Aside from French sweets, Gourmet France is known for its cheeses. So crazy are the French about their cheeses that there are around 400 distinct types of French cheeses grouped into 8 categories. Since it would take forever to go through every single type of cheese, here are the 10 tastiest cheeses from different French cheese regions that every aspiring French cheese connoisseur needs to know.

 

Cheese tasting

Cheese tasting on the Apres Tout barge in Burgundy France

Brie
Considered as one of the best-known cheeses in the world, brie is a type of soft cheese that becomes softer as it ages. Named after the historic region in Northern France where it’s mainly produced, brie has a rich milk and buttery flavor that makes it perfect to eat with bread and paired with either red or white wine.

Camembert
Named after its birthplace in Camembert, Normandy, Camembert is another type of soft creamy cheese that the French absolutely love. Made with raw cow’s milk, Camembert has an earthy flavor that is similar to brie, only a bit stronger.

Reblochon
This creamy cheese is made in the Haute Savoie Alps region and is one of the more popular grand mountain cheeses readily available in markets today. Made from raw cow’s milk, Reblochon has a strong aroma with a nutty aftertaste.

Edel de Cleron
Made in the village of Cleron in the Franche-Comte region, Edel de Cleron is a traditional cheese made from pasteurized cow’s milk. This soft cheese, known for its woody aftertaste, is best eaten ripe when it’s runny and gooey on the inside.

Delice
The Delice is a type of cheese that is made in Burgundy. Since cream is added in twice with the milk during the cheese-making process, this cheese is rich and exceptionally creamy that you’ll feel it melting in your mouth.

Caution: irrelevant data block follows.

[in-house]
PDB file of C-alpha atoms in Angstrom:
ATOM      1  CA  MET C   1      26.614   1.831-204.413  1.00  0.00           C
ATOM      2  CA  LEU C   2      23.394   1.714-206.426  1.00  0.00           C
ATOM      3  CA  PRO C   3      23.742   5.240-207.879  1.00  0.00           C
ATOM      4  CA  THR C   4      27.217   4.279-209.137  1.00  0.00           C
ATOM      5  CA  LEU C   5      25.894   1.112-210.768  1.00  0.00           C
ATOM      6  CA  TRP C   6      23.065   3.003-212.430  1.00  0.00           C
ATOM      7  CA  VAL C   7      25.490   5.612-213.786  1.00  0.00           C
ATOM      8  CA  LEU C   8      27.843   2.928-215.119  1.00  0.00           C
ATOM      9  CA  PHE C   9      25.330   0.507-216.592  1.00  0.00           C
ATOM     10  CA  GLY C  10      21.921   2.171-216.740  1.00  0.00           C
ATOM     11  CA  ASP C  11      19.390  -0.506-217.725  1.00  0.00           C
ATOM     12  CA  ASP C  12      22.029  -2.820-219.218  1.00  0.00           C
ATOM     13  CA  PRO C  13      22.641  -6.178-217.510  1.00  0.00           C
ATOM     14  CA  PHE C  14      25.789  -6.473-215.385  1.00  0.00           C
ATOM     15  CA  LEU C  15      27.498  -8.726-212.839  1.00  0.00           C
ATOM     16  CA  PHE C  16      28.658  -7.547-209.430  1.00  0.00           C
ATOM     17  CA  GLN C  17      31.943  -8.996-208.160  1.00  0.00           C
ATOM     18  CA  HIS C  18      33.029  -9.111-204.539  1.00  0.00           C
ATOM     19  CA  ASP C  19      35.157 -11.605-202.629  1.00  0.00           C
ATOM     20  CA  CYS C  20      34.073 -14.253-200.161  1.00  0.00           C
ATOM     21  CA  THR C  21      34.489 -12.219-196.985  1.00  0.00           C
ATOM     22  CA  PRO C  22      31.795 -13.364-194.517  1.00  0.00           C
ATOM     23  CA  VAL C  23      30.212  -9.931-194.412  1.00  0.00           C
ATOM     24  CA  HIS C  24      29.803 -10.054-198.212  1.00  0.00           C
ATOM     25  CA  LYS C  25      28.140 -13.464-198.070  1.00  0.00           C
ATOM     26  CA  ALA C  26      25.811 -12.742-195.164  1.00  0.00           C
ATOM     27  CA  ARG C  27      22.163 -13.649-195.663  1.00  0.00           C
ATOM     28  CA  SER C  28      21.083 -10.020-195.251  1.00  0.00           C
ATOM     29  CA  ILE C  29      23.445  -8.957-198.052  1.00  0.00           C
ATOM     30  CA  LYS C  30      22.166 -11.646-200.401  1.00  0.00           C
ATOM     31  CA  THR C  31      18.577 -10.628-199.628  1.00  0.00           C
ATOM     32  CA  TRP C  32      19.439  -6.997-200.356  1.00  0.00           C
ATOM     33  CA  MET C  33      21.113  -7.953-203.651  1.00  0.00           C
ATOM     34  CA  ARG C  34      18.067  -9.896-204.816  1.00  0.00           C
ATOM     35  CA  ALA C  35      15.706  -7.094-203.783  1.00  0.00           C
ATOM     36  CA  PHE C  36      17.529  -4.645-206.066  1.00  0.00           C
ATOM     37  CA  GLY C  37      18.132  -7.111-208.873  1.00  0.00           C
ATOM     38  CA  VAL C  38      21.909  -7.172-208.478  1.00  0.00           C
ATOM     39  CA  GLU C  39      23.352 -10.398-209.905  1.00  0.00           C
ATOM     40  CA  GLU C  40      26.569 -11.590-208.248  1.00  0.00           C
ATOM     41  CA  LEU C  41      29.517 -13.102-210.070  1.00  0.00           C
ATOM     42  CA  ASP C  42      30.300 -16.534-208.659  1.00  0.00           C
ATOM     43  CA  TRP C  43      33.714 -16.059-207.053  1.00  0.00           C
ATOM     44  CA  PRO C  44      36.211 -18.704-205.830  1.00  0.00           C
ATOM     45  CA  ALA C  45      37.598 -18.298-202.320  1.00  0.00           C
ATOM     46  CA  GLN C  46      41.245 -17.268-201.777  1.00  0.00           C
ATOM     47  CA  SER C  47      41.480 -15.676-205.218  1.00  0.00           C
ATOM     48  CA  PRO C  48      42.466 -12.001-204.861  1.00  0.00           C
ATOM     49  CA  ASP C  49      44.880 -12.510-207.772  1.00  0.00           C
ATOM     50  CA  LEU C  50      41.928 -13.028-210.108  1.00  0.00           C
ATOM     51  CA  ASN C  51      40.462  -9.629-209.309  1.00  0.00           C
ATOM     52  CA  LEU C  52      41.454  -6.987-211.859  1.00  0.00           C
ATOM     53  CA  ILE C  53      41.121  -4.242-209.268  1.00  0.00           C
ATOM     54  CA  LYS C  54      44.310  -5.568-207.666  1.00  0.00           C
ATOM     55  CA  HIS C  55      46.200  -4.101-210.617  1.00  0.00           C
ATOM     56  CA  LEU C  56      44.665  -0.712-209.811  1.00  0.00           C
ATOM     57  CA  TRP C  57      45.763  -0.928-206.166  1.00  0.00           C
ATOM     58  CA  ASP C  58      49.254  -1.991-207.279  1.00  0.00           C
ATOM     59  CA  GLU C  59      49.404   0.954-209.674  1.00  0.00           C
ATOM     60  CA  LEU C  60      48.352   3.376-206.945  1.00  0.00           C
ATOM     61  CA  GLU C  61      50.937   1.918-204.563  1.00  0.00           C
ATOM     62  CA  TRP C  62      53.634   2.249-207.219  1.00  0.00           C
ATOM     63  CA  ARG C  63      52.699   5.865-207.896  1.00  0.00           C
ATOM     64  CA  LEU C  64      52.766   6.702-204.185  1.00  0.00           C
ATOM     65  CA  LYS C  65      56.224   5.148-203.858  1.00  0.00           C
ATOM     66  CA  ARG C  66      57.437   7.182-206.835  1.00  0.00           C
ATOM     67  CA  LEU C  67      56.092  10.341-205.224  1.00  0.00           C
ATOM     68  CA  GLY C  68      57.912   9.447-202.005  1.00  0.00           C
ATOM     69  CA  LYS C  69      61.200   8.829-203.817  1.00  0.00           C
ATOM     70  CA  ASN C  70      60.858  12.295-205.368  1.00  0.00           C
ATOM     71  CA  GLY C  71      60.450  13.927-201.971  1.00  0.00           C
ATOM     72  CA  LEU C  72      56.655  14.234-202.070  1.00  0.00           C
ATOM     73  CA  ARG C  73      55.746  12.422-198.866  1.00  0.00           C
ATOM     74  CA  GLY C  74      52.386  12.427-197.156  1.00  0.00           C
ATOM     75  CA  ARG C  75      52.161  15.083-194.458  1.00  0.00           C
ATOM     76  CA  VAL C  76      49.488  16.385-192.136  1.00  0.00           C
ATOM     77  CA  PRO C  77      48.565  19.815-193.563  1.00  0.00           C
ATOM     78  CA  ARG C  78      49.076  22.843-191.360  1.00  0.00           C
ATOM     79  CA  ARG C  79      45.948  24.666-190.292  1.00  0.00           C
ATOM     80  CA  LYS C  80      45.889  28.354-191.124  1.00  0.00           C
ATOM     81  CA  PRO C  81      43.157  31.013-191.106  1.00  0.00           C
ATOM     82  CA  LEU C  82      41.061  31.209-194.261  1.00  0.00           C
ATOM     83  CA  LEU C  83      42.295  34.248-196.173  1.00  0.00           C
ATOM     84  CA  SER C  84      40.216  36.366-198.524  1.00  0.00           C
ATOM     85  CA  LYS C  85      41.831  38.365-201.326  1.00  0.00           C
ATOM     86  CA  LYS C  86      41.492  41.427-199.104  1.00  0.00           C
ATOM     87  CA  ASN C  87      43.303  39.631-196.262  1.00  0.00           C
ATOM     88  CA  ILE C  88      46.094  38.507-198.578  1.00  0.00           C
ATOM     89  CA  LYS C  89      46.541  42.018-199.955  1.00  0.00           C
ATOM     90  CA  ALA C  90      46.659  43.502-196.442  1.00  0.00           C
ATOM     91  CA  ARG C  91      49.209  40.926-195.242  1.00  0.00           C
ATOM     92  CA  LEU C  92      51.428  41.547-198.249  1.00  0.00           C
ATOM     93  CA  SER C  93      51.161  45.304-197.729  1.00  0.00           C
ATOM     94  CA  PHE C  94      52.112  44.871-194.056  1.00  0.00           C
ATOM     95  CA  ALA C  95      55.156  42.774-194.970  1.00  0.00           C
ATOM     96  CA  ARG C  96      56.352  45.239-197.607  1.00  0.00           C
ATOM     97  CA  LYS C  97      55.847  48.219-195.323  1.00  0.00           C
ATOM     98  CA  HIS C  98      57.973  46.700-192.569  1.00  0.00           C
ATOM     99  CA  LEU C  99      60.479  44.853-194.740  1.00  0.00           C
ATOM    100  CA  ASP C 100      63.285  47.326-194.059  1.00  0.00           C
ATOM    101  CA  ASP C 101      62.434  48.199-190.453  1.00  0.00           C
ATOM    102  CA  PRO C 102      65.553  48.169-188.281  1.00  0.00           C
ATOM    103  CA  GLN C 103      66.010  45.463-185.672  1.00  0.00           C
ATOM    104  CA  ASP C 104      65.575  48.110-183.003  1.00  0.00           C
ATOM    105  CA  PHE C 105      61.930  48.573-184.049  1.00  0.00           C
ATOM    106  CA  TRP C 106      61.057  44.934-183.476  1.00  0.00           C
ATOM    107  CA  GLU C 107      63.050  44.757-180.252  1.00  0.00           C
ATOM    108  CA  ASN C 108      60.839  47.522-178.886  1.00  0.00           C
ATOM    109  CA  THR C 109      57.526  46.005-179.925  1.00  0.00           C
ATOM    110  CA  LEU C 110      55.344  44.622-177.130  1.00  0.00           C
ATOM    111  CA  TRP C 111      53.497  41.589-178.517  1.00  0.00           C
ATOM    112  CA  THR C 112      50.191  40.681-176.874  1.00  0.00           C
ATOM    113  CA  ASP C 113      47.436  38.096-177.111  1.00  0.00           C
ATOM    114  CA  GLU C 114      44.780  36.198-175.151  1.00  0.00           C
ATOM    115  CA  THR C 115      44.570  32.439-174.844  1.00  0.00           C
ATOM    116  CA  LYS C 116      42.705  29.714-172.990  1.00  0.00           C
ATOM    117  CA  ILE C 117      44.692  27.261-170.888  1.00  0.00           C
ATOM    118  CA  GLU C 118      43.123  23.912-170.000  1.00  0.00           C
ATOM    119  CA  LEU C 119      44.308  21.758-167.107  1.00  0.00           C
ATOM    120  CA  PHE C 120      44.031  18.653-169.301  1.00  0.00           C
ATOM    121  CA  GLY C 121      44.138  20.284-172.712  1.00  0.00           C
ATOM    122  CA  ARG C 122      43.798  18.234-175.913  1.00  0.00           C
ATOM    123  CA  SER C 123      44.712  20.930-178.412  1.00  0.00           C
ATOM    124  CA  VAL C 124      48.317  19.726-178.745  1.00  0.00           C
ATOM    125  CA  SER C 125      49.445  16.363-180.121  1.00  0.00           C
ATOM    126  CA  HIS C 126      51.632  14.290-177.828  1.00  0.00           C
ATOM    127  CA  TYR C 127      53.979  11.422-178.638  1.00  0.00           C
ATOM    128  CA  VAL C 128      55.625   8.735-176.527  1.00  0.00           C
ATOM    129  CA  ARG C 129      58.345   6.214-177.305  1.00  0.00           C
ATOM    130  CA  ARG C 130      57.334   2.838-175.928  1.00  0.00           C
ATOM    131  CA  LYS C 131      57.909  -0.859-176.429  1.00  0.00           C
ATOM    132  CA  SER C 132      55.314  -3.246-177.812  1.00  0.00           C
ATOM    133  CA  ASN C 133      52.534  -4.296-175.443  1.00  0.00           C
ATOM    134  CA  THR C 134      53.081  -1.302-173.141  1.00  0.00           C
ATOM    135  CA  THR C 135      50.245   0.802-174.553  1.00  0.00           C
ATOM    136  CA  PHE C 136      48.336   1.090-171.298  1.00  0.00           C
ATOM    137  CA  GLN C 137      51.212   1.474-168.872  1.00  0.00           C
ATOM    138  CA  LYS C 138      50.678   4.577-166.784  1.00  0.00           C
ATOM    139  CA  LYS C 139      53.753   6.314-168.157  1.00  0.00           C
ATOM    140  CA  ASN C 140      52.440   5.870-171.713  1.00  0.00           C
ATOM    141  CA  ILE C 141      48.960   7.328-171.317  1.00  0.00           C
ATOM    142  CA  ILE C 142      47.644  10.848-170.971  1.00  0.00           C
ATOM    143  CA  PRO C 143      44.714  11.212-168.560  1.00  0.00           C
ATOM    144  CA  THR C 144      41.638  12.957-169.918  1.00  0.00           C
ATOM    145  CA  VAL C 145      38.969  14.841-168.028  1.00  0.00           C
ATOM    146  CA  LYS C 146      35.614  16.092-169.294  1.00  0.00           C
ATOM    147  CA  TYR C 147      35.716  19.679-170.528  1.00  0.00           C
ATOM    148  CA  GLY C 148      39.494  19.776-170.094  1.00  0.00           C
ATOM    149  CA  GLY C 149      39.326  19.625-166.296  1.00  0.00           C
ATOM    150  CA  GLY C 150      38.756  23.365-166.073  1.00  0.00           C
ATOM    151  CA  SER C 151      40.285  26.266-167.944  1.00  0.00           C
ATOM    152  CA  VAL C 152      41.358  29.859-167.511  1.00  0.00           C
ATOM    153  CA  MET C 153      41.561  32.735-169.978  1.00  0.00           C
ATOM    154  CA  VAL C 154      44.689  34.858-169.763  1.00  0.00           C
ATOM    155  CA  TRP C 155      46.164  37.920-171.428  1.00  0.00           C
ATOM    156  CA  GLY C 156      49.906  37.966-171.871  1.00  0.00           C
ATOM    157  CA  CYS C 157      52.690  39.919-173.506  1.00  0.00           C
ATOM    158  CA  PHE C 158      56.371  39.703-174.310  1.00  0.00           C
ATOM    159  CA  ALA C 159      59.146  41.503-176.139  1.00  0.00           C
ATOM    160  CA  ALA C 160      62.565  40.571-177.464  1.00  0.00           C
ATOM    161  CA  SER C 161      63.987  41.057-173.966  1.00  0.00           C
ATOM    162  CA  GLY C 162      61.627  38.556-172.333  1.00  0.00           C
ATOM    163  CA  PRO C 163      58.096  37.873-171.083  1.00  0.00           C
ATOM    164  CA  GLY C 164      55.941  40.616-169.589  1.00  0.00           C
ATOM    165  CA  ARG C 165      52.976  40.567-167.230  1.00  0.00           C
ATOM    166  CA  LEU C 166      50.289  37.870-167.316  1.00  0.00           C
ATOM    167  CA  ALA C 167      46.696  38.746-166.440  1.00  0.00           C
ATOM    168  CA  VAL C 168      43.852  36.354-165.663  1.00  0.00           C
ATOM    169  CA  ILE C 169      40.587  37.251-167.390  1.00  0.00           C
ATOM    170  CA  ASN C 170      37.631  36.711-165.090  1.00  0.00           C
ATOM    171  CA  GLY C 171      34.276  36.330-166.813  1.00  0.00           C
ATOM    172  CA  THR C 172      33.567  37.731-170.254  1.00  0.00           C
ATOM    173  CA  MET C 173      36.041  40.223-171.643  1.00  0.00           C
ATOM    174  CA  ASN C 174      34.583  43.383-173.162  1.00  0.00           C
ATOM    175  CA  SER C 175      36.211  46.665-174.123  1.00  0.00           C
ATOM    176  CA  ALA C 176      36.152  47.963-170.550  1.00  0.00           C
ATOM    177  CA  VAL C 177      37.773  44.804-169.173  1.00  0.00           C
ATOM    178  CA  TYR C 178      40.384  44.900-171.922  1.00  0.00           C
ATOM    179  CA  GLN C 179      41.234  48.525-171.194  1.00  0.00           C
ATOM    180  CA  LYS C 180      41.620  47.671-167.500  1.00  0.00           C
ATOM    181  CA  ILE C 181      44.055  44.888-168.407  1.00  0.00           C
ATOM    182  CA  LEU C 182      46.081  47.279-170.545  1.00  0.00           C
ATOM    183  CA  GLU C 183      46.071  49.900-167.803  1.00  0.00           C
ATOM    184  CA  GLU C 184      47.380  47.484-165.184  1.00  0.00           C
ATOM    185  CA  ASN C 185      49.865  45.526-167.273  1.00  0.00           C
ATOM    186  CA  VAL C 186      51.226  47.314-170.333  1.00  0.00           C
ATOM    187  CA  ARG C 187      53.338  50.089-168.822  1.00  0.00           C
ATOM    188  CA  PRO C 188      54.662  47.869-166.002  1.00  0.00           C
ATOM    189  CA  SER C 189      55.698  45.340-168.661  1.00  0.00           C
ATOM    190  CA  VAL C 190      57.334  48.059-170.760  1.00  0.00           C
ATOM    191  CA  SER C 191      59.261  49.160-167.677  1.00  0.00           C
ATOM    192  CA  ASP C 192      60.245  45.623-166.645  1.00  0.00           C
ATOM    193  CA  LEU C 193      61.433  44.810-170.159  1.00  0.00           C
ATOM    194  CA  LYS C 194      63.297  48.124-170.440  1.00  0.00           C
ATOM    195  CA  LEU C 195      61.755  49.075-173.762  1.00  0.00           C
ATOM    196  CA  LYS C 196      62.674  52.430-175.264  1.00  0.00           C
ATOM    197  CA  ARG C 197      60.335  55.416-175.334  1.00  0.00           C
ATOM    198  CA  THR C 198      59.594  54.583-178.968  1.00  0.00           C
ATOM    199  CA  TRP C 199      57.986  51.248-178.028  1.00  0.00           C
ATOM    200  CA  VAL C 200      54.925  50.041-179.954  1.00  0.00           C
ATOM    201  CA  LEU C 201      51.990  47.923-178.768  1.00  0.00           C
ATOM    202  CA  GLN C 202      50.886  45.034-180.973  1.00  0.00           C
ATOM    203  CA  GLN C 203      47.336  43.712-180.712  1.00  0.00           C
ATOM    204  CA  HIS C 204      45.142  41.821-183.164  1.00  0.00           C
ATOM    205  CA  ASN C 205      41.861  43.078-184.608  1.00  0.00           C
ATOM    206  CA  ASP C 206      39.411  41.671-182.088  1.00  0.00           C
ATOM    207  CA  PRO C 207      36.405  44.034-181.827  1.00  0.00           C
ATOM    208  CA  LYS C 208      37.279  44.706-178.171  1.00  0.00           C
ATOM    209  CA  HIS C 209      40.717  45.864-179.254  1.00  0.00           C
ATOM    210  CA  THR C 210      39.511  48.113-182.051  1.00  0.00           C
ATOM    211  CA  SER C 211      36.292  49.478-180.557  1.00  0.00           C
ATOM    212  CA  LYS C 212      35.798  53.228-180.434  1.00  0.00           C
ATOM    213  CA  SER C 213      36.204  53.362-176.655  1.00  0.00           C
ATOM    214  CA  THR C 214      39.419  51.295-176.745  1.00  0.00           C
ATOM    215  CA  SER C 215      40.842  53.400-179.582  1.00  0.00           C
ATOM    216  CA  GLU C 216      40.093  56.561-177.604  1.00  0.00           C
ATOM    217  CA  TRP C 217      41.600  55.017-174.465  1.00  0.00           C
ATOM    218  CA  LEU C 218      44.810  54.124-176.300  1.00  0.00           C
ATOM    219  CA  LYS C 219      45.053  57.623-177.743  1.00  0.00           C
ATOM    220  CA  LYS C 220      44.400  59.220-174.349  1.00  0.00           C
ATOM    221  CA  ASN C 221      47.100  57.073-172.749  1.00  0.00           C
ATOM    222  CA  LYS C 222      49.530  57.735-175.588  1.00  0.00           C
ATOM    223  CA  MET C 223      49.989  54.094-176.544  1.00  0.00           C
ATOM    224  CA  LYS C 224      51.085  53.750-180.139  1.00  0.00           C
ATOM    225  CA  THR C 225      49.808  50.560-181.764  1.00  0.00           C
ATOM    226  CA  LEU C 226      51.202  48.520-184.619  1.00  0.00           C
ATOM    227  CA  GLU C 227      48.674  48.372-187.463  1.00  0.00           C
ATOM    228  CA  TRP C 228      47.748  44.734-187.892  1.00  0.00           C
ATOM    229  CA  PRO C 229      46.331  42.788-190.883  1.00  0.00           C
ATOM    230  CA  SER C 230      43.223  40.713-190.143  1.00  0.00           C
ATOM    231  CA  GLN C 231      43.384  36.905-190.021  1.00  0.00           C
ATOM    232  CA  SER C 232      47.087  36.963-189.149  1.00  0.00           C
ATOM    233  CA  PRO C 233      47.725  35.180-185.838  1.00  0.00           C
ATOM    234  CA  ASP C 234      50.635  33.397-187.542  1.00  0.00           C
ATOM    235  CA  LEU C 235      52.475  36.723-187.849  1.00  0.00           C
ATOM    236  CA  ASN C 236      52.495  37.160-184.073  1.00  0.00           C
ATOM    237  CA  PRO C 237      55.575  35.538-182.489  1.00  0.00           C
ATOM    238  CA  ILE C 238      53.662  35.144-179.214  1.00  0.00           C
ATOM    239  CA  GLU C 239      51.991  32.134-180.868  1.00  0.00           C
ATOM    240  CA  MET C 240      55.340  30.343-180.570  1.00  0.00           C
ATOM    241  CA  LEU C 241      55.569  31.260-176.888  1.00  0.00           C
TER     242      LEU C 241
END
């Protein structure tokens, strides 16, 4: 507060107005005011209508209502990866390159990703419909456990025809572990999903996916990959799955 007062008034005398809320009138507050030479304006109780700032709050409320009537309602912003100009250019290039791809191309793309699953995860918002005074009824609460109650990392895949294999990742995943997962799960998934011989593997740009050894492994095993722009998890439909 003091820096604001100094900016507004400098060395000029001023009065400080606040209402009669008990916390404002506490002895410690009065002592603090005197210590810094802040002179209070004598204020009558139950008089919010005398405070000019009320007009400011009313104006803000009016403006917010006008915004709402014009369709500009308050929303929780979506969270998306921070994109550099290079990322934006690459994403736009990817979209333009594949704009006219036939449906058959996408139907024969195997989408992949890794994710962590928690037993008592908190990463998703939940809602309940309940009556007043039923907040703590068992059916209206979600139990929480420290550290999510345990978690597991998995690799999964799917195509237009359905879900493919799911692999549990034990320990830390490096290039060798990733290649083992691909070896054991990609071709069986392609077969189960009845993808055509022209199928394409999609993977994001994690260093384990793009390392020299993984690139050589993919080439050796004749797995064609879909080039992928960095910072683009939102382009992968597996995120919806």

Morbier
Produced in the Eastern region of France, the Morbier is a type of semi-soft cheese that can be made from either raw or pasteurized cow’s milk. The Morbier has a tangy flavor with a hint of citrus and is also fairly elastic.

Pont-L’Eveque
Known as one of the oldest cheeses from Normandy, the Pont-L’Eveque is the only semi-soft cheese with a cross-hatched pale orange rind. Made from raw cow’s milk, it has a creamy smooth texture and a fairly strong pungent aroma.

Mimolette
Traditionally produced in the city of Lille, the Mimolette is a type of hard cheese with a bright orange color and comes in the shape of a cantaloupe. When properly aged, this cheese has a nutty flavor and makes a great addition to any cheese platter.

Comte
Also known as the Gruyere de Comte, the Comte is a delightful hard French cheese with a smoky yet fruity taste. Made from unpasteurized cow’s milk and produced in Eastern France, this versatile cheese is usually melted to make fondue, eaten as a sandwich, or grated over savory dishes.

Roquefort
Known as one of the most popular blue cheeses around, the Roquefort is made from sheep’s milk in the south of France. Similar to the Bleu d’Auvergne, the Roquefort is a rich, creamy, sharp cheese with a pungent aroma.

Taking a barge cruise through the canals of France will give you a chance to taste many different cheeses. The cheeses will be accompanied by complementary wines of the regions as well as great food. Barge cruises range in price from low $3,000’s to over $7.000 per person for 6 nights. Rate includes the cruise, all meals, most non-alcoholic and alcoholic beverages and excursions. All barges include bicycles for cycling the towpaths along the canals and exploring the nearby towns and villages. Check out our site to learn about the different barges we offer. For more information contact: jan@europeanbarging.com or 888-869-7907  Barge and River cruise specialist since 1998.